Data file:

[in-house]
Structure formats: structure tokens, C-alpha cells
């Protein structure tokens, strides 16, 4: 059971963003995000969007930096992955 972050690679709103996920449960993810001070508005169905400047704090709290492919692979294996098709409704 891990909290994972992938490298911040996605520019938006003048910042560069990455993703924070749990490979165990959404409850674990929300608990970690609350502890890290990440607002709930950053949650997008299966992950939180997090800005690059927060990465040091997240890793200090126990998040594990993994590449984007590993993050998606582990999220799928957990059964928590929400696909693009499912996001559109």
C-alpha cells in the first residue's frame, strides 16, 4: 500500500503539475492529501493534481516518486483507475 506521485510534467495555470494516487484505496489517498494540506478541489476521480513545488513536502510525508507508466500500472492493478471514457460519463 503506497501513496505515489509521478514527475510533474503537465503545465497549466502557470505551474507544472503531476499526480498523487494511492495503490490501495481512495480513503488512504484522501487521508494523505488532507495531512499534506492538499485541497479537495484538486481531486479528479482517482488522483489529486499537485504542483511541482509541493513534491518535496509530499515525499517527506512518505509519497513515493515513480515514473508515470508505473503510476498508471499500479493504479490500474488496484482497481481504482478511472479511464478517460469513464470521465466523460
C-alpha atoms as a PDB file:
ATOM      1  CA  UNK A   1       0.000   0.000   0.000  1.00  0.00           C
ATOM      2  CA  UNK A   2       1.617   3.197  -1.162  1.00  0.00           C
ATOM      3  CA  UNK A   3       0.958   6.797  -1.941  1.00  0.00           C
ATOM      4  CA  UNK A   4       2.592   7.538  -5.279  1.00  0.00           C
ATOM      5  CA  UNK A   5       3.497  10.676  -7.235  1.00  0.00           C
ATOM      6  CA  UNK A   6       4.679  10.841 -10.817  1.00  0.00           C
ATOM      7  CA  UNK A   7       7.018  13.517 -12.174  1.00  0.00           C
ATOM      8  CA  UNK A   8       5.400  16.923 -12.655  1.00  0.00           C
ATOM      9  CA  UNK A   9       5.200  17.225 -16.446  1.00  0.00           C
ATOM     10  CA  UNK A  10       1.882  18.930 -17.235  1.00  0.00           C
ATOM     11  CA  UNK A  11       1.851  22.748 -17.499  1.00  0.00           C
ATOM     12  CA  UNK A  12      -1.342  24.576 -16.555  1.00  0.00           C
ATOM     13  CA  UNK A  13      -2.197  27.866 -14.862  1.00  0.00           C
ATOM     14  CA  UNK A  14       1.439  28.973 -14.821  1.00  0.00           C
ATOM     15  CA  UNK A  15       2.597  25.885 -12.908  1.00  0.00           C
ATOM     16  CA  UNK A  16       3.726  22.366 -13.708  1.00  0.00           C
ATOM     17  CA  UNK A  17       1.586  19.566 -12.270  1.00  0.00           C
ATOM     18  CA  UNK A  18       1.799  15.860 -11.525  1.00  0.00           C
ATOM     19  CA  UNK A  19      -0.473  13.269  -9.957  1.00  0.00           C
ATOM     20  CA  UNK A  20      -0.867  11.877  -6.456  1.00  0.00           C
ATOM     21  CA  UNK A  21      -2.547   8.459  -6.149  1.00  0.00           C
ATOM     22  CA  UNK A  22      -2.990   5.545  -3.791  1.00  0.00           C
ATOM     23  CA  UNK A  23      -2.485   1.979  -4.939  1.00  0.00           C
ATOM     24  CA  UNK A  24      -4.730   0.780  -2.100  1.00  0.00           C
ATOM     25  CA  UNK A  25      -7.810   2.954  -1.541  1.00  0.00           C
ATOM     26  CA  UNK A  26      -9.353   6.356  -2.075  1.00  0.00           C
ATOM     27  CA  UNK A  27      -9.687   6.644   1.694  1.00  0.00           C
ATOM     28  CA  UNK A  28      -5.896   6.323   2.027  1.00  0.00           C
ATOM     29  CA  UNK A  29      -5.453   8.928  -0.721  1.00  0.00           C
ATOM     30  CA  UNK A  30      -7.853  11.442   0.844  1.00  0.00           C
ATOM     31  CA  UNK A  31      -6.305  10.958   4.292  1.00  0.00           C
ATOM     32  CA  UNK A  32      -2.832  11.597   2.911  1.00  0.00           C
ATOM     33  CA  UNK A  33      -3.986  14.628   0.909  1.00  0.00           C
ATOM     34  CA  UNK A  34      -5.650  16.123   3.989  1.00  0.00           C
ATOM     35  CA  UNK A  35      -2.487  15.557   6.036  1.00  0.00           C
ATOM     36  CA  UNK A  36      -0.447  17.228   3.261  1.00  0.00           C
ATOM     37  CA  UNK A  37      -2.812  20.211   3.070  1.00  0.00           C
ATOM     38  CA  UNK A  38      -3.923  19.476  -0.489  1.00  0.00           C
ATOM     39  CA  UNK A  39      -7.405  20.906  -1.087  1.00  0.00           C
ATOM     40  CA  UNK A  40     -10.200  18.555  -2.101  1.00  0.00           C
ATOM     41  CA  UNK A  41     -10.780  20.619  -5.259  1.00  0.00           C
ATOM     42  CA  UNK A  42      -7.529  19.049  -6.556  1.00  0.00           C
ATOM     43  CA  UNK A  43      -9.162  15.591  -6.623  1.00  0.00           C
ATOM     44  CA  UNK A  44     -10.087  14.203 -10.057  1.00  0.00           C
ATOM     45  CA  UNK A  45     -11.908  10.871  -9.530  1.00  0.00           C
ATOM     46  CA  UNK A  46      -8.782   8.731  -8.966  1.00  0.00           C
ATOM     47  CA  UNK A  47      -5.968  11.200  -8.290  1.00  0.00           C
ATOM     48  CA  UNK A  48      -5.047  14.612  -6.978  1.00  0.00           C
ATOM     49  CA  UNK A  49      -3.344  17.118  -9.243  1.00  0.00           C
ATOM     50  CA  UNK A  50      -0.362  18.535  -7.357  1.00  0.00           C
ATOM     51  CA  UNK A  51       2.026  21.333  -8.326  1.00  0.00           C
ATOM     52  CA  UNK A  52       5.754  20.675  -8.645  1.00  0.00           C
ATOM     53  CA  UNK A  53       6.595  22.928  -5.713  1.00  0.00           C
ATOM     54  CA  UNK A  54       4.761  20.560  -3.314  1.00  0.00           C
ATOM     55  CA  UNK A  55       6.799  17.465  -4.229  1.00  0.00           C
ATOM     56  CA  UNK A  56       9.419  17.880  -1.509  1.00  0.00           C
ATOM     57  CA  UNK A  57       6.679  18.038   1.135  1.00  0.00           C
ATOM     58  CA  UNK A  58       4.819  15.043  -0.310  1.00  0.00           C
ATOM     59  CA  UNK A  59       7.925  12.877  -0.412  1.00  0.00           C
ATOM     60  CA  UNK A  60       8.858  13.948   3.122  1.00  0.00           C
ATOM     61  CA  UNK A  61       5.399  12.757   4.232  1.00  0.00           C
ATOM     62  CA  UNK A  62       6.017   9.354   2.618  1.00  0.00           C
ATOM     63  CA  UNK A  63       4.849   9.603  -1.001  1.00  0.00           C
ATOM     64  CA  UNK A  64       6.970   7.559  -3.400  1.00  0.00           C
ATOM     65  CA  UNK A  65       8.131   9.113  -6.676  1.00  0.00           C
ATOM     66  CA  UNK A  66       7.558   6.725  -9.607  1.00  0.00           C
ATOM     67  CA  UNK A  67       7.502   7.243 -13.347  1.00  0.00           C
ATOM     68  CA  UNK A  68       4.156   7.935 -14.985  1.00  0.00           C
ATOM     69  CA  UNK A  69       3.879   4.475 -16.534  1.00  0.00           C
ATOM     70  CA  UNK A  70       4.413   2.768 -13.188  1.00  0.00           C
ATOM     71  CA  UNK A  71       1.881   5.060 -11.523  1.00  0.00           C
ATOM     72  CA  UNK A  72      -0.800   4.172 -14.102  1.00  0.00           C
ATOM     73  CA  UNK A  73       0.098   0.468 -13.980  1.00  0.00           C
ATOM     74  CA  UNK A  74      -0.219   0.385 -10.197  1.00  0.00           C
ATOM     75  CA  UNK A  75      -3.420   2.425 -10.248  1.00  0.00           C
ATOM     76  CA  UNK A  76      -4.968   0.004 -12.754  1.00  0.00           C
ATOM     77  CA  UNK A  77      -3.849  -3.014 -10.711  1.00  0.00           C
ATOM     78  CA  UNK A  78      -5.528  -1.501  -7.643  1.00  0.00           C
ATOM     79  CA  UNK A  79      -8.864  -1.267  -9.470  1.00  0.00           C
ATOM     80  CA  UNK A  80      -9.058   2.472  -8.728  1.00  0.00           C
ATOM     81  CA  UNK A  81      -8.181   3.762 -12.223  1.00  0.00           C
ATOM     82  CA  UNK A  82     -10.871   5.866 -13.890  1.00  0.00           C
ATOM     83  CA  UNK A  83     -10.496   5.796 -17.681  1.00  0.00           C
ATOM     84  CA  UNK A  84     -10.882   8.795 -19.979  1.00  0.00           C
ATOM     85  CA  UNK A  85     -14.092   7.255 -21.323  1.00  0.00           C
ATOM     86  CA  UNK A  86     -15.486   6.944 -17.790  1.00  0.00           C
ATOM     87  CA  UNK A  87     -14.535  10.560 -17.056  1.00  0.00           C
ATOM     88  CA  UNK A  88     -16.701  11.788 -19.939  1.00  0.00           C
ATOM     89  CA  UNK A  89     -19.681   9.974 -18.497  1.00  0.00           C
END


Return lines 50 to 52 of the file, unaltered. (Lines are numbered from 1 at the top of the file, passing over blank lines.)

ATOM     45  CA  UNK A  45     -11.908  10.871  -9.530  1.00  0.00           C
ATOM     46  CA  UNK A  46      -8.782   8.731  -8.966  1.00  0.00           C
ATOM     47  CA  UNK A  47      -5.968  11.200  -8.290  1.00  0.00           C